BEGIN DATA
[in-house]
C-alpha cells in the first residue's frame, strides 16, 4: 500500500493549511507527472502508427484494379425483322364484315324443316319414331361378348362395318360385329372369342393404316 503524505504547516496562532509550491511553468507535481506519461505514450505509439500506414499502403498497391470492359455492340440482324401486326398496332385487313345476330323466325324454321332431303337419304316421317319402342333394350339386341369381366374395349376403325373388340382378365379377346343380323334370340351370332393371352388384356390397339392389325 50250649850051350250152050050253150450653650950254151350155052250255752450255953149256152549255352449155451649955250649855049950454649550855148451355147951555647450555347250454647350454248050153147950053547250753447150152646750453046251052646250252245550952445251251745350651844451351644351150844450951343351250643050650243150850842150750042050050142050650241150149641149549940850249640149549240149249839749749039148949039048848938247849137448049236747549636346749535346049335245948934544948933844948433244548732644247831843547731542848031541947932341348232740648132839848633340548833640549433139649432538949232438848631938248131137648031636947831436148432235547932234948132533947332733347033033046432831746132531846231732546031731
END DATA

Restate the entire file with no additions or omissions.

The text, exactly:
[in-house]
C-alpha cells in the first residue's frame, strides 16, 4: 500500500493549511507527472502508427484494379425483322364484315324443316319414331361378348362395318360385329372369342393404316 503524505504547516496562532509550491511553468507535481506519461505514450505509439500506414499502403498497391470492359455492340440482324401486326398496332385487313345476330323466325324454321332431303337419304316421317319402342333394350339386341369381366374395349376403325373388340382378365379377346343380323334370340351370332393371352388384356390397339392389325 50250649850051350250152050050253150450653650950254151350155052250255752450255953149256152549255352449155451649955250649855049950454649550855148451355147951555647450555347250454647350454248050153147950053547250753447150152646750453046251052646250252245550952445251251745350651844451351644351150844450951343351250643050650243150850842150750042050050142050650241150149641149549940850249640149549240149249839749749039148949039048848938247849137448049236747549636346749535346049335245948934544948933844948433244548732644247831843547731542848031541947932341348232740648132839848633340548833640549433139649432538949232438848631938248131137648031636947831436148432235547932234948132533947332733347033033046432831746132531846231732546031731